https://doi.org/10.1371/journal.pone.0115206.g004

Discussion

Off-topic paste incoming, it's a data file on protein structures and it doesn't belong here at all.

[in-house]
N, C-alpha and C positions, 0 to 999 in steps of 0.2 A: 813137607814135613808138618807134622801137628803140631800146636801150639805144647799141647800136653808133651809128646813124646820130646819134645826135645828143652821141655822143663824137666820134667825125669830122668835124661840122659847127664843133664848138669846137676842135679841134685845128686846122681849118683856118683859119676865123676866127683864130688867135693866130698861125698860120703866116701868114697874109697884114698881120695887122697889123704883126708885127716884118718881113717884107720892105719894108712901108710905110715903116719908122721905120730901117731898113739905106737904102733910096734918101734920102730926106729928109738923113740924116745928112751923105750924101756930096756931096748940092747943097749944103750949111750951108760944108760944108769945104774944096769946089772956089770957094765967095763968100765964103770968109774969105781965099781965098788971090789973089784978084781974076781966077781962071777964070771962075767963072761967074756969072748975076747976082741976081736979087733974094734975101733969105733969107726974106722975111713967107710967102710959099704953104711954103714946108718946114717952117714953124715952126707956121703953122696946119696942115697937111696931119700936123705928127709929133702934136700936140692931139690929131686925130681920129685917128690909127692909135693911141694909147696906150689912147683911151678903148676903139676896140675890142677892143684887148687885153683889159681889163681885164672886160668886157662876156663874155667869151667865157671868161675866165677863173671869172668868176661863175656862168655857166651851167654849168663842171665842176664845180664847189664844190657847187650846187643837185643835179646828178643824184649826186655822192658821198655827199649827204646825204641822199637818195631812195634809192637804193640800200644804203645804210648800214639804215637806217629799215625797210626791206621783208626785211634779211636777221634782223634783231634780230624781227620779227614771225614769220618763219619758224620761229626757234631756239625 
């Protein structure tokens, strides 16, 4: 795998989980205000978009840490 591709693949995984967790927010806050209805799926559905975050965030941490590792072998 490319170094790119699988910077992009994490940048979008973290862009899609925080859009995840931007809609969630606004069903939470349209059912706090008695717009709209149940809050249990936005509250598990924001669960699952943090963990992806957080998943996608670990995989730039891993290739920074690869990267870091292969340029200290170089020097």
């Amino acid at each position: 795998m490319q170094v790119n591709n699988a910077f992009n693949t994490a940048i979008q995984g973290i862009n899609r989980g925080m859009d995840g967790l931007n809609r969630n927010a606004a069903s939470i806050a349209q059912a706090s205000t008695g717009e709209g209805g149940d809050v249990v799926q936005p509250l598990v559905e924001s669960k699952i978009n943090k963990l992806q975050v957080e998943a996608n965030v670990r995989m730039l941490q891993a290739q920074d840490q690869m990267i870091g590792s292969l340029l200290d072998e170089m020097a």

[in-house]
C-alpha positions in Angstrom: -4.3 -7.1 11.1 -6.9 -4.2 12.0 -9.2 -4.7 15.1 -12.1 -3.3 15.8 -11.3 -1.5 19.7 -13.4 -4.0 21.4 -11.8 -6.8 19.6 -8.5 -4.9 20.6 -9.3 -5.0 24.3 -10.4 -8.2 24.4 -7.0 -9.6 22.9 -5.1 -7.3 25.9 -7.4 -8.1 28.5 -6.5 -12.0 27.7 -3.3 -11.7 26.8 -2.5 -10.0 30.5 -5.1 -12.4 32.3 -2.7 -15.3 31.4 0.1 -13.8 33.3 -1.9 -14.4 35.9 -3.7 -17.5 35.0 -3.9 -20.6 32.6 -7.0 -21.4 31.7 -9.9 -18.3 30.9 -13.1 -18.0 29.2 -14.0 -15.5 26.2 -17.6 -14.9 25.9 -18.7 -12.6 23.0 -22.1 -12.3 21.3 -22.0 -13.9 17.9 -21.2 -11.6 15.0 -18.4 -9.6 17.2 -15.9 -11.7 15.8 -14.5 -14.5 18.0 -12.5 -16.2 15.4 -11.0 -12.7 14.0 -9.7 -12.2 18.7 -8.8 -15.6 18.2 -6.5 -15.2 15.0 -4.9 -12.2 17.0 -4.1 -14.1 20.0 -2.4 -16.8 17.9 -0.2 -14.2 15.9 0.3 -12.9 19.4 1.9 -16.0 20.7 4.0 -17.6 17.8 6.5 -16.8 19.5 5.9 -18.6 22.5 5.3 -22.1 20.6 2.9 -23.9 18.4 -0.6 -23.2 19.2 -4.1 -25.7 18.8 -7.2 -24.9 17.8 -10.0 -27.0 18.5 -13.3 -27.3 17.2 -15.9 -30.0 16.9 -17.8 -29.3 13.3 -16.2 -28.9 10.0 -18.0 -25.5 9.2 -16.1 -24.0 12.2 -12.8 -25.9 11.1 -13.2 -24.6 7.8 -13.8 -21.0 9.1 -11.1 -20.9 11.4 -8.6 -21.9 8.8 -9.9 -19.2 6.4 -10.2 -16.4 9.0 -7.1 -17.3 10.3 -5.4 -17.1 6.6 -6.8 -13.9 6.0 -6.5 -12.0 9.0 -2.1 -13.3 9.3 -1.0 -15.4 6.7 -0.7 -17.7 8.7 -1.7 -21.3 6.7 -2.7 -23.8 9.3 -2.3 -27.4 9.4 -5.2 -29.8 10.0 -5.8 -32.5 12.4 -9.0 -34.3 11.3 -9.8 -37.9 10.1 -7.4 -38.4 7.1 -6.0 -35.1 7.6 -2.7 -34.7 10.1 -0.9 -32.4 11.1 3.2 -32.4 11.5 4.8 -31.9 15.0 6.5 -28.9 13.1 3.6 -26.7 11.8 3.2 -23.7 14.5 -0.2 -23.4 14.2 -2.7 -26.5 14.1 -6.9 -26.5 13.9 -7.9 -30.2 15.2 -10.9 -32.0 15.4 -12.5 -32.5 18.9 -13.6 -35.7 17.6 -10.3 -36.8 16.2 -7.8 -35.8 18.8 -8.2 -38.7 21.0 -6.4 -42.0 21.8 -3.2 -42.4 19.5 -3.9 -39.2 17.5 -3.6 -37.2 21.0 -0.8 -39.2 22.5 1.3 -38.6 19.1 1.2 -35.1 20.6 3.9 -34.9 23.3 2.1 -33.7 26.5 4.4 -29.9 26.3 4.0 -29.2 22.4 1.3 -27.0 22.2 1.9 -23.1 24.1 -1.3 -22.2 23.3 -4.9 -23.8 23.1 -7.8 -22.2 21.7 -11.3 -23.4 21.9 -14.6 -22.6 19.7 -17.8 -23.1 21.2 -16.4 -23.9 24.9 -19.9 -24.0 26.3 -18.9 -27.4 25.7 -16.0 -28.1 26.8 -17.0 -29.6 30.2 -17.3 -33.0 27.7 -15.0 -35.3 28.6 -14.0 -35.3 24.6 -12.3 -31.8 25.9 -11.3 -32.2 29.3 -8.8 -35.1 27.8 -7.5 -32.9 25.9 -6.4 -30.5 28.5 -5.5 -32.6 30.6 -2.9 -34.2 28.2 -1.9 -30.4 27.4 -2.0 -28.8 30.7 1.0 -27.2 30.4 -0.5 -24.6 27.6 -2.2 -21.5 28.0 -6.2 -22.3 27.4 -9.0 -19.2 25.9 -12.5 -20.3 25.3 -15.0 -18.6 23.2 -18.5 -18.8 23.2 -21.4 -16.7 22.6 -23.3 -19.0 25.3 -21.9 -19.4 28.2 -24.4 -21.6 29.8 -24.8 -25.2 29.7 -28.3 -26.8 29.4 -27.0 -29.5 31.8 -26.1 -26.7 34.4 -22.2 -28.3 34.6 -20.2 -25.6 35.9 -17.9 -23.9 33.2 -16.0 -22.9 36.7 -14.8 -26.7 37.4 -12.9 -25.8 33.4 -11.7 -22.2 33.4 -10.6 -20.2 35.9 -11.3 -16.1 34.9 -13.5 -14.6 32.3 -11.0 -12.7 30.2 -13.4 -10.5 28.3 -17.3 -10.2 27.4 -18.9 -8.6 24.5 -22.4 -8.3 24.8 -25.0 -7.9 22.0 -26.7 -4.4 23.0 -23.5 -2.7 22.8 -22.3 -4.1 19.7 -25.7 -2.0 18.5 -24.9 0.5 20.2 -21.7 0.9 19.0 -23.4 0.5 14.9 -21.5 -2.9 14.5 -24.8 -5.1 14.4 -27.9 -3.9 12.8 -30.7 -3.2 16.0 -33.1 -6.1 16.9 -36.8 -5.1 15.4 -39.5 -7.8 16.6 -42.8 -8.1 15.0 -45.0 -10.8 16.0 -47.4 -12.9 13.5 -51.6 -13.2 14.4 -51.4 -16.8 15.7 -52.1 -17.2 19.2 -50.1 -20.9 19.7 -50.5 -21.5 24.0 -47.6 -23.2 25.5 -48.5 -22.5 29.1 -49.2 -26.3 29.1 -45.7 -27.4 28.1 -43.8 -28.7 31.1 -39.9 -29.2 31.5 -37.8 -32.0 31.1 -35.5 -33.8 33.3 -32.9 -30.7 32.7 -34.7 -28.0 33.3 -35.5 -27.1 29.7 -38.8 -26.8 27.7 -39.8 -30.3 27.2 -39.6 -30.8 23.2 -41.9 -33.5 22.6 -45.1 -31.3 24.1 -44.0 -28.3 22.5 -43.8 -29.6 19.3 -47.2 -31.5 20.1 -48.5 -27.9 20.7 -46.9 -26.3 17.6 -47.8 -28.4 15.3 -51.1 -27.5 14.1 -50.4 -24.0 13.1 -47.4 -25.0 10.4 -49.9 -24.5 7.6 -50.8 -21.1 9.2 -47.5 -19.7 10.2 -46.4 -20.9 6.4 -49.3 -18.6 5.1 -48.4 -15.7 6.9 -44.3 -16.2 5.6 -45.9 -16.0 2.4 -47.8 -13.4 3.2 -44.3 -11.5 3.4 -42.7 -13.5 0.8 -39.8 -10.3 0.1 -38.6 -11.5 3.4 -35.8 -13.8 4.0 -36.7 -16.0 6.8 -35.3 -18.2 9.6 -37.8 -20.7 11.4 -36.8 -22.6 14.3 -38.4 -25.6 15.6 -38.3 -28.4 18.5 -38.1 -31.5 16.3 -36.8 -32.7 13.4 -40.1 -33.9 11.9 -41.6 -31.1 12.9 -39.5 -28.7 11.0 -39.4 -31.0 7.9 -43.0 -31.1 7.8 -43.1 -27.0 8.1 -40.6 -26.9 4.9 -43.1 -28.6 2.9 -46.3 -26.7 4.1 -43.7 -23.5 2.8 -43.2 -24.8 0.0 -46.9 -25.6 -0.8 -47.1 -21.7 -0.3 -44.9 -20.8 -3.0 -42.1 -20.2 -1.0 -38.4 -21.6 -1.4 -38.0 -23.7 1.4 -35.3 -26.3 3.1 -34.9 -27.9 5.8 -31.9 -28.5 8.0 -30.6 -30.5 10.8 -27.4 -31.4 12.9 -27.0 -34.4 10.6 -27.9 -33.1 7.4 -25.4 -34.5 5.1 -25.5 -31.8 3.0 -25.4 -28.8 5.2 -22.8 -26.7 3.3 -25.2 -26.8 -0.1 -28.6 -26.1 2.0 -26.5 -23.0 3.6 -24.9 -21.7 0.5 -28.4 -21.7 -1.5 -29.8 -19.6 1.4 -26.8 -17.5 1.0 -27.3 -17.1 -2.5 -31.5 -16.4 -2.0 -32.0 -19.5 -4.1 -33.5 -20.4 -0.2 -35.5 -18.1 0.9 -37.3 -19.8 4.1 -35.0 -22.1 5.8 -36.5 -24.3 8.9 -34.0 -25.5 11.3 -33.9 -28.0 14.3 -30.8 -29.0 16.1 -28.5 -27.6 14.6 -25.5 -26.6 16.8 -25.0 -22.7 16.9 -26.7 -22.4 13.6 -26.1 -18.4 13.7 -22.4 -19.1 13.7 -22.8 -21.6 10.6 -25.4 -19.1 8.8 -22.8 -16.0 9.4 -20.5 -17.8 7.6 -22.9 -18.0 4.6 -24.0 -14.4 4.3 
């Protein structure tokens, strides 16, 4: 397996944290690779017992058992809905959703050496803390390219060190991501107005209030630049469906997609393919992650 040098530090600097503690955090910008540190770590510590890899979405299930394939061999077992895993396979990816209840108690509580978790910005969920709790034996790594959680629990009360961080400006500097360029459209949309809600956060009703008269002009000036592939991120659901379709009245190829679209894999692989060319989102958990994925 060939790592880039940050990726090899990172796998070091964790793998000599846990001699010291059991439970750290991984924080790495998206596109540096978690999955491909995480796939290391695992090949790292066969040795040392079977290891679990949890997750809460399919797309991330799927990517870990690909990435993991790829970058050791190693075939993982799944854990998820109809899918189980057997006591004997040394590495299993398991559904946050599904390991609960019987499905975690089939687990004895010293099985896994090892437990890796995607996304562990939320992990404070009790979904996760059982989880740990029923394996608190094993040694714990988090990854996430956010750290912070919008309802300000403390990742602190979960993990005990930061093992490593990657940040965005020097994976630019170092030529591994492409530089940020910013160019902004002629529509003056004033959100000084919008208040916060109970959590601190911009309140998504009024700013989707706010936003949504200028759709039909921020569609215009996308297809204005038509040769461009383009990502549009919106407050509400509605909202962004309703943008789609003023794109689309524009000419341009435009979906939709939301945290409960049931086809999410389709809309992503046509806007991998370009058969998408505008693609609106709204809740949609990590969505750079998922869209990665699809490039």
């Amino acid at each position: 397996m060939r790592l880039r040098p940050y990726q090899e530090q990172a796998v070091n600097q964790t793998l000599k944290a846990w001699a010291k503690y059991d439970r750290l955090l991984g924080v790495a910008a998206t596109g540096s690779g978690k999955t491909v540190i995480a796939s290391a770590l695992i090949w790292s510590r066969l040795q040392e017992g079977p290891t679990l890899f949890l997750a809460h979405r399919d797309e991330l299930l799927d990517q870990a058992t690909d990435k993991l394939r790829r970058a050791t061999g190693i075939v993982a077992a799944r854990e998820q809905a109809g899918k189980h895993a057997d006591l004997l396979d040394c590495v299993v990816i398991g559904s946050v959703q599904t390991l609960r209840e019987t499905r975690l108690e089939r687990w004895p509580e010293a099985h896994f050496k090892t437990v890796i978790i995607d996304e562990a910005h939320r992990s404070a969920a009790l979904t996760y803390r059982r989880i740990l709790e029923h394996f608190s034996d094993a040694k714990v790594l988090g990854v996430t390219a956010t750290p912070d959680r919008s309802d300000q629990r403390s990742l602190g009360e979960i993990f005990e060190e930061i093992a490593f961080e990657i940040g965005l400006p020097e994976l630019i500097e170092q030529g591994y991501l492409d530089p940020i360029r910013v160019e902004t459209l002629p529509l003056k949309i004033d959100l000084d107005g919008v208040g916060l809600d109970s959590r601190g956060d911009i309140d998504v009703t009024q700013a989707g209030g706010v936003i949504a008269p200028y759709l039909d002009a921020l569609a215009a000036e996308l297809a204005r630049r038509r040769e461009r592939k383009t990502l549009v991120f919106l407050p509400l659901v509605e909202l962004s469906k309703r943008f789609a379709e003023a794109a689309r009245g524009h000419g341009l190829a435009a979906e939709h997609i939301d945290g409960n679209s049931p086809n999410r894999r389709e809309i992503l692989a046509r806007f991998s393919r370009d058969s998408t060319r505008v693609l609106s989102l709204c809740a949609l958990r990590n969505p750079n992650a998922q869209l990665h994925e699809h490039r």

In H. perforatum, studies on the expression stability of candidate RGs in a variety of experimental contexts has received no attention, and even recently only one RG is being used in RT-qPCR data normalization in this plant species [48][50] neglecting the knowledge that such a strategy is no longer admissible [19], [20]. Despite the pharmacological interest of the compounds produced by H. perforatum, very limited genomic information is available in NCBI. This is reflected by the absence of sequence data on a large number of frequently used genes. Consequently, for this study, a significant number of the genes selected had been recently isolated by members of our research group (GAPDH: EU301783, GSA: KJ624985, H2A: EU034009, SDR: EU034010, TUB: KJ669725, AOX1: EU330415, AOX2: EU330413). This study is the first detailed evaluation of the expression stability of several candidate RGs to be used for normalization in RT-qPCR studies in H. perforatum upon different stressful temperature conditions. Our analysis was based on the three most frequently used mathematical softwares, GeNorm, NormFinder and BestKeeper. Instead of using each software separately, the RefFinder tool was used here, since it integrates all three algorithms. We tested the expression stability of 11 candidate RGs, including commonly used RGs (TUB, GAPDH, and 18SrRNA), as well as, less frequently used RGs (HYP1, GSA, H2A, PKS1, PKS2, RBCL, SDR, and 26SrRNA). Within each algorithm, differences in the expression stability of the candidate genes were found when comparing the two experimental conditions of our study. These results reinforce previous conclusions, achieved by several authors using different plant species and experimental conditions, stating that the selection of the most stable RGs is highly dependent on the plant species and the experimental context [37], [73][75] and, therefore, assuming the existence of general RGs which can be used in different experimental situations could be of great risk. For example GAPDH, a commonly used RG, is ranked in first position by GeNorm in CS experiments, together with GSA. However, in heat treatment, this gene appeared to be an unsuitable RG ranking only in ninth position by the same algorithm. GAPDH has been also reported by others as a suitable RG, for example in Chlamydomonas during freezing acclimation [76] and in coffee upon CS [40]. However, it is not recommended for normalization of gene expression data in several studies involving temperature stress response and acclimatization performed in other plant species [29], [45], [77]. Another example from our study is the H2A, which is in final rankings in CS. However, in contrast, this gene is identified as one of the most stable RGs in HS, using the three algorithms.